“A few drivers didn’t exactly like driving him because they thought he was a bit of an a-hole, because he could pull pretty good. Drivers have even asked me how am I able to hold him in a RUS race, but for me he was always two-fingers. He was a different horse with me – he understood me and I understood him. He was nervous when he jogged, spooking from things that weren’t there, but I was patient with him. When he’d train he’d really pull after you turned him, so I wouldn’t turn him… I’d just go the right way of the track with him from the start and eventually go a training mile with him – and he stopped pulling when he’d train. I would say to Cabbie every day ‘you can do nothing wrong, it doesn’t matter what you do – you’re never wrong.’ I’ve battled anxiety issues in my life too, and Cabbie helped me with that like I did with him. He made me feel calm, and feel good about myself. On a Sunday when I didn’t have to work I’d go to the barn to be with him anyway because he just made me feel really good about myself.

“There was one race of his that will always stand out to me – one moment. He only finished fourth too,” Karoline smiles. “He was sitting in the two-hole at Mohawk, and when they were going by the half I could see him there on the giant screen, trotting along so beautifully, and I was hit with an emotion like never before. I just looked at him on that screen and thought, ‘I am so lucky to own and care for such a beautiful, beautiful animal’. I’ll never forget how he made me feel at that moment.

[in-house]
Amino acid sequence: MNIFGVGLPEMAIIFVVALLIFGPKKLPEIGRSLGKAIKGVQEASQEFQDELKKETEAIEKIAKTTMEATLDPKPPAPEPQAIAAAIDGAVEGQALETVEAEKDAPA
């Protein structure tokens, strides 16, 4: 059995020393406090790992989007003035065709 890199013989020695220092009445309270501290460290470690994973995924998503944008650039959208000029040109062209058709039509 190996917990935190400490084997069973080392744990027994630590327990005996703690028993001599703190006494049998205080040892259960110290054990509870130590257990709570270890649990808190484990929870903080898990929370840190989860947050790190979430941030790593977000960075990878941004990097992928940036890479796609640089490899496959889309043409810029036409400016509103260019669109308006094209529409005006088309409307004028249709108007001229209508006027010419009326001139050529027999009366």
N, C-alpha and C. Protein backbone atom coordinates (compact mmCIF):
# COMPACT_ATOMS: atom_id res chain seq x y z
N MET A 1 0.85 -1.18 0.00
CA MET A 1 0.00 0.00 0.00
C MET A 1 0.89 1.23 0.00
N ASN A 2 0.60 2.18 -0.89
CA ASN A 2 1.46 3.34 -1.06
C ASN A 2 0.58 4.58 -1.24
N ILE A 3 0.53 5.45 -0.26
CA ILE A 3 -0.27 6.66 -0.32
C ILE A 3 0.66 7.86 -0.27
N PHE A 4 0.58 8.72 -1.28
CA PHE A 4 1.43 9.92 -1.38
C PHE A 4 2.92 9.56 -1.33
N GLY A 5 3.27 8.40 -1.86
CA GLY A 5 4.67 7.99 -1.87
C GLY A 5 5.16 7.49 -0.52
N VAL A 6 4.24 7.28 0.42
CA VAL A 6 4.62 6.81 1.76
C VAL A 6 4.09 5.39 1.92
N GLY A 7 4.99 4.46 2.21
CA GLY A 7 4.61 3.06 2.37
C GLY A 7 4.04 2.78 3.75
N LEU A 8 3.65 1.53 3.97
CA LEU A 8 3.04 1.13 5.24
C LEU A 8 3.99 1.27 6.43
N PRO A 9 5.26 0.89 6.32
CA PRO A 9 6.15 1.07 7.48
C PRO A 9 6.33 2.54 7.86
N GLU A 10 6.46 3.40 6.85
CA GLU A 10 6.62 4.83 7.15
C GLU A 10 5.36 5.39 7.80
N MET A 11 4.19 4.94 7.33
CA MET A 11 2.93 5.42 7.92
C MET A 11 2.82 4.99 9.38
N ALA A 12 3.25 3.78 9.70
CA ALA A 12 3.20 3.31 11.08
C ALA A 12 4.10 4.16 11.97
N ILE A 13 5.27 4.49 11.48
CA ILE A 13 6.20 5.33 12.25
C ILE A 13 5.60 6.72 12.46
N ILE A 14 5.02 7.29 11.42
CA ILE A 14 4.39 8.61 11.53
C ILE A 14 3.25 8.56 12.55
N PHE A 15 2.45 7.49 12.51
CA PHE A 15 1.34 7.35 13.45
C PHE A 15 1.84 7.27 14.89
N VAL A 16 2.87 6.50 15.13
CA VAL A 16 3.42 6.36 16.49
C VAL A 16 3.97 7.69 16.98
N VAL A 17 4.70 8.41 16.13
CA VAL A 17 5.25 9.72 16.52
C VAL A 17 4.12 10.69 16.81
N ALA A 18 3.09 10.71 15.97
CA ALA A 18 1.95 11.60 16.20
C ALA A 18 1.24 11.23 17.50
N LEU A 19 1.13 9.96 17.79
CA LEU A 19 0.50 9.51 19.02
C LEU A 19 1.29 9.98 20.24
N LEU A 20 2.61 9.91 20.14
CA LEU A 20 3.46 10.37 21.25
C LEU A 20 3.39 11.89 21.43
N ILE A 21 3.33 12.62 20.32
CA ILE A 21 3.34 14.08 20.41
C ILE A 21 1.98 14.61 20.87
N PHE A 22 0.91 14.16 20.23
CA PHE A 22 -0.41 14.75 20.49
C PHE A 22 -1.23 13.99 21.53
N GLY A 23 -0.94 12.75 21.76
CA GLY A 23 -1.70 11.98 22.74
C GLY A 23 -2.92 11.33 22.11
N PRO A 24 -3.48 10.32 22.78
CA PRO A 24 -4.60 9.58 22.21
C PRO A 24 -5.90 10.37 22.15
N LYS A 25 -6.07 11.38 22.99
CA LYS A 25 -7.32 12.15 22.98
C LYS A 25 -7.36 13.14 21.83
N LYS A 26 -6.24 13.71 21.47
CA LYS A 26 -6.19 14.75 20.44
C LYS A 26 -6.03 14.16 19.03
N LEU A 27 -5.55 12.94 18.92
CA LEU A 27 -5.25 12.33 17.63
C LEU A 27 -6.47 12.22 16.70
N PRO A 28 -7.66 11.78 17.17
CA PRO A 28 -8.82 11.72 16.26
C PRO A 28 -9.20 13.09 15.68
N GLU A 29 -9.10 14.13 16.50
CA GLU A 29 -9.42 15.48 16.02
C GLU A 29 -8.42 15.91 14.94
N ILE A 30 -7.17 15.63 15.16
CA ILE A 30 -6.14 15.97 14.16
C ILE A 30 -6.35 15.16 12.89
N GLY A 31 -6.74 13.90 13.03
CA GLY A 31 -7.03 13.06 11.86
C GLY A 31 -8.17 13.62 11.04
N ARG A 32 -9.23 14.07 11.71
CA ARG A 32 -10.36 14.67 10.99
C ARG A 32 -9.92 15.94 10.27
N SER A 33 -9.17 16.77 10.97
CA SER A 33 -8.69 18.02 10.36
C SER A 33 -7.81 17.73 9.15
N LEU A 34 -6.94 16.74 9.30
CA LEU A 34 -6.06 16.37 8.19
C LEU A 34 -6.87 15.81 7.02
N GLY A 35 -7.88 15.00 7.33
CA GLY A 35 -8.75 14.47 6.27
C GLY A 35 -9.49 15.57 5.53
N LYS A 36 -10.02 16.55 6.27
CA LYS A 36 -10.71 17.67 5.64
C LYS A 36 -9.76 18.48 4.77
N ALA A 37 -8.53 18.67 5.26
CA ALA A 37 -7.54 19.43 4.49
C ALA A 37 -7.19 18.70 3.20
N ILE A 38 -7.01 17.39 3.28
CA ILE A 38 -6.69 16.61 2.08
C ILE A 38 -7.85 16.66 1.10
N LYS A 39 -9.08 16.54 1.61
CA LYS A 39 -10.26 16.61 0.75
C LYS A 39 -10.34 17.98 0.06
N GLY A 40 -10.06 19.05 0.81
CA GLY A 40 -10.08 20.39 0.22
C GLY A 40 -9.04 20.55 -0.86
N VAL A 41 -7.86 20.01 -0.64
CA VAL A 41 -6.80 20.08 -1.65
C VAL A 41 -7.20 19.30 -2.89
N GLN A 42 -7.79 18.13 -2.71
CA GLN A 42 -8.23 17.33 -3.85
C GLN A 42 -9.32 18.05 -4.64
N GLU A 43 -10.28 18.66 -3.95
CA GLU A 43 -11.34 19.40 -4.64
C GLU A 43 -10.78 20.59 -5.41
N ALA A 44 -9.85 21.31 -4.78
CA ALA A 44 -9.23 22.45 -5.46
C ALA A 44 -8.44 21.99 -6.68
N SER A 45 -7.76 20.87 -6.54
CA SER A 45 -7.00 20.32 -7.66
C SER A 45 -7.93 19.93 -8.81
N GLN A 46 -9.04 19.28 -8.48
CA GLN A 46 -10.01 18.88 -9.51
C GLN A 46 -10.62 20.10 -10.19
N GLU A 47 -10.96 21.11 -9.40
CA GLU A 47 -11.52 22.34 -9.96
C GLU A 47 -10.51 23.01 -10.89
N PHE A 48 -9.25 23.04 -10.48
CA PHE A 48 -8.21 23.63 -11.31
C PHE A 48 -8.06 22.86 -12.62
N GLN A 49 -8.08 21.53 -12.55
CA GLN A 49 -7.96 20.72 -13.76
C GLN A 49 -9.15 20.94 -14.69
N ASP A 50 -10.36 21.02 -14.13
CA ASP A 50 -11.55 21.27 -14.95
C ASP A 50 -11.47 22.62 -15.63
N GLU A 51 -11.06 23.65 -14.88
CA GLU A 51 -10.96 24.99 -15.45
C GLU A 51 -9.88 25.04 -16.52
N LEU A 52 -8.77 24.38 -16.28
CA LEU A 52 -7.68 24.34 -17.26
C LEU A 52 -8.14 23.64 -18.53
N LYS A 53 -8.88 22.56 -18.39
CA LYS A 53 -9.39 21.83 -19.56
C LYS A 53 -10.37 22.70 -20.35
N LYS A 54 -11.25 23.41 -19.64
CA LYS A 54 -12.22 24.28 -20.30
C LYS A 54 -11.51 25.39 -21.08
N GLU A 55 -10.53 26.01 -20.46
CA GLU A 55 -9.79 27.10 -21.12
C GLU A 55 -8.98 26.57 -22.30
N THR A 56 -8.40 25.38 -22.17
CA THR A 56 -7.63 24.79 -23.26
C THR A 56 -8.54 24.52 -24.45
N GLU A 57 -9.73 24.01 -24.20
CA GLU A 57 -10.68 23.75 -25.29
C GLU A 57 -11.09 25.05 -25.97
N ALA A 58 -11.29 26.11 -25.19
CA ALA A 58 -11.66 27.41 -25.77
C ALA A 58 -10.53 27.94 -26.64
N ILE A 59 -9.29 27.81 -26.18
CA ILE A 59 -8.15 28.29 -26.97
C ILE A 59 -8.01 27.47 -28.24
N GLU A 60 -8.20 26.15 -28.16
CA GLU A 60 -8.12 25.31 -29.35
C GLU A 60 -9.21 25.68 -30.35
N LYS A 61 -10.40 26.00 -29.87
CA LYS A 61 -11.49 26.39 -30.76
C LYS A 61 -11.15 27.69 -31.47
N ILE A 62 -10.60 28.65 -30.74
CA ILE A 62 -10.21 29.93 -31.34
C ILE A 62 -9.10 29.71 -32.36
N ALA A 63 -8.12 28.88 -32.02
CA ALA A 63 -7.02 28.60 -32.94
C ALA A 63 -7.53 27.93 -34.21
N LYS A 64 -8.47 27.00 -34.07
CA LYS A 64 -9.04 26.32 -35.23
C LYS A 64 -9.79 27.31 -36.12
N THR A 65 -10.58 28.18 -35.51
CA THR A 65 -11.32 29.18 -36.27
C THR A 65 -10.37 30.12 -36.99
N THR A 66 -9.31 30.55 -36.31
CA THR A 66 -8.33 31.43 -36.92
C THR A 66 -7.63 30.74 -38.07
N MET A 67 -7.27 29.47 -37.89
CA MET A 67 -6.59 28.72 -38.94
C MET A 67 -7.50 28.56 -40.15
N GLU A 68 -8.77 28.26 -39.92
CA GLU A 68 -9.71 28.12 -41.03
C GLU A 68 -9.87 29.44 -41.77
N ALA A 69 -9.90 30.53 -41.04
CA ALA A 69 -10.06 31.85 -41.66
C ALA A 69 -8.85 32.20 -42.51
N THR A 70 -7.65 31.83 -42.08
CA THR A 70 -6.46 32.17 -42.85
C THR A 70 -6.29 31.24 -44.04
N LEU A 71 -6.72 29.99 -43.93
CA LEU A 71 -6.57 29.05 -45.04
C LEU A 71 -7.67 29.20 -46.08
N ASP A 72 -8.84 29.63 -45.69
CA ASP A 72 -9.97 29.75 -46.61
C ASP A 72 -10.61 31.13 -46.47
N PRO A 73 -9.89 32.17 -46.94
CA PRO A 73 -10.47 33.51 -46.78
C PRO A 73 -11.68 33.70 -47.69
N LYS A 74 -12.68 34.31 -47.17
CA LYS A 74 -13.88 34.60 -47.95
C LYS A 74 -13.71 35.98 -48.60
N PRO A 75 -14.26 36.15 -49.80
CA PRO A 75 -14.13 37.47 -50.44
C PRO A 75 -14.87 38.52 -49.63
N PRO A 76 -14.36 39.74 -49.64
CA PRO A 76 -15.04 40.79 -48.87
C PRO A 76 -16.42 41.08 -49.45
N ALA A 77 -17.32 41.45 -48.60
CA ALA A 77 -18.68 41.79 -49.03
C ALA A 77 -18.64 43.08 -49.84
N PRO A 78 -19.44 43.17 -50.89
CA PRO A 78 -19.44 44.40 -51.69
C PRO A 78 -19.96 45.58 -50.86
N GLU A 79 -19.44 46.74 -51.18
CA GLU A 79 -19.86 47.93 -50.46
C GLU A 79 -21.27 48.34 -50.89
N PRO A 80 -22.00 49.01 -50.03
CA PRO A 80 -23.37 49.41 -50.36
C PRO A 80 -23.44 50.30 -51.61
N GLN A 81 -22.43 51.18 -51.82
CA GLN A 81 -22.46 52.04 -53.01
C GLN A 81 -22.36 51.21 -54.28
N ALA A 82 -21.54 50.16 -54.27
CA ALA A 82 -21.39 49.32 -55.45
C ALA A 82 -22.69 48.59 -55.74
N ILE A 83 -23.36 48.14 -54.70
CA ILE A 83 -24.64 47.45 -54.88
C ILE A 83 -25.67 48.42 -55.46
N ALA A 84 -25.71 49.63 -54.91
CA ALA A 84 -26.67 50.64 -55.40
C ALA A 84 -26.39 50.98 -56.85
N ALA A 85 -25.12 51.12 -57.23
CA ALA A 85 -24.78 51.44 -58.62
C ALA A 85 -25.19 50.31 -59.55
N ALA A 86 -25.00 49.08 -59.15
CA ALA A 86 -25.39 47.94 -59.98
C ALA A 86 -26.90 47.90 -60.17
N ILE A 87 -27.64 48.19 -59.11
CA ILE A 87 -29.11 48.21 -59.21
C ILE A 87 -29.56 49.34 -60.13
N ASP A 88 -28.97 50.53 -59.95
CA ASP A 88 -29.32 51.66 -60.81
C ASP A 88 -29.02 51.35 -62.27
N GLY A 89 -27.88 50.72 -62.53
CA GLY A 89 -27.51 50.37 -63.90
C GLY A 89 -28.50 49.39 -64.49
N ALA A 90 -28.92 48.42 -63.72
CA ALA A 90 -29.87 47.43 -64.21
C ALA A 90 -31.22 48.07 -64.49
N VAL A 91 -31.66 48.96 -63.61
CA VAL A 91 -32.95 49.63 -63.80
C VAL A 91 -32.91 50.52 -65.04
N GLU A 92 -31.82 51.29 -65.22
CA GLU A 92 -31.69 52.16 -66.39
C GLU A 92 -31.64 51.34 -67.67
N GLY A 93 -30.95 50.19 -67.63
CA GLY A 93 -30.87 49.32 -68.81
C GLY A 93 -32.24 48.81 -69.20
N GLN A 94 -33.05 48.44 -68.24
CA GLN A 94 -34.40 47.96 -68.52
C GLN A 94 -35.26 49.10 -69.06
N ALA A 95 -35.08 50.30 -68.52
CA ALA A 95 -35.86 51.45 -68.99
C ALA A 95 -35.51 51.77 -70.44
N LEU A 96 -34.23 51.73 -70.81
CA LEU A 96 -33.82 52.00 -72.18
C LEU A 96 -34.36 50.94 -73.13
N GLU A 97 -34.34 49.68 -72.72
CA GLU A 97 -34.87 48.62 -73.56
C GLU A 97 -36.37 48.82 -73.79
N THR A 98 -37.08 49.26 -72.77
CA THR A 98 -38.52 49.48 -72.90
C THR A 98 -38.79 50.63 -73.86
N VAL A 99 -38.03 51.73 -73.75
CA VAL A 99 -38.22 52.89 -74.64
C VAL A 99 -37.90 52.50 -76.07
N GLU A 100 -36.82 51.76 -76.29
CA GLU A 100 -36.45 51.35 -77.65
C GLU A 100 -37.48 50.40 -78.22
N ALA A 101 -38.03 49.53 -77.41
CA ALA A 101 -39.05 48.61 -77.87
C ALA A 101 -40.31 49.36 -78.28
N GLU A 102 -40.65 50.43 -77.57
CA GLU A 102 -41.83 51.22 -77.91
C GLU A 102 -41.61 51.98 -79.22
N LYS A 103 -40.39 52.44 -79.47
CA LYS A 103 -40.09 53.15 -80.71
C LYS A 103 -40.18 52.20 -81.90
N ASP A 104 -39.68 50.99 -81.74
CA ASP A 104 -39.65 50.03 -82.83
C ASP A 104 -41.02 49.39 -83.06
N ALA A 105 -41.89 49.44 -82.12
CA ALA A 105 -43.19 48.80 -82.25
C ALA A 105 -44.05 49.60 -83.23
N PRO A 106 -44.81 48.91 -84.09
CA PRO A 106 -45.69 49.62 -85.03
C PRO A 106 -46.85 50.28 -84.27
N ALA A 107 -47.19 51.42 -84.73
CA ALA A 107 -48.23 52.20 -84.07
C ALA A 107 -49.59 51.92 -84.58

“He was a horse that it didn’t take long for me to say that he was going to have a home forever. He would never have raced in a claimer or be sold because I was never going to lose him. He was a horse that turned me into a bit of a dreamer – a happy dreamer. I thought he would retire one day and was a horse that, if we ever had kids, he would be their first riding horse. I would even imagine and dread the day where he would be 32-years-old and I would have to put him down.

“For some reason I always had it in my mind that he was going to be a better horse. I always thought and I always will think that he never got to show his full potential on the race track. I think he had some issues that we finally may have found the solutions to just before the second COVID break. I was so excited to get him back racing. I know it’s easy to say now but I really thought we found the key,” she explains.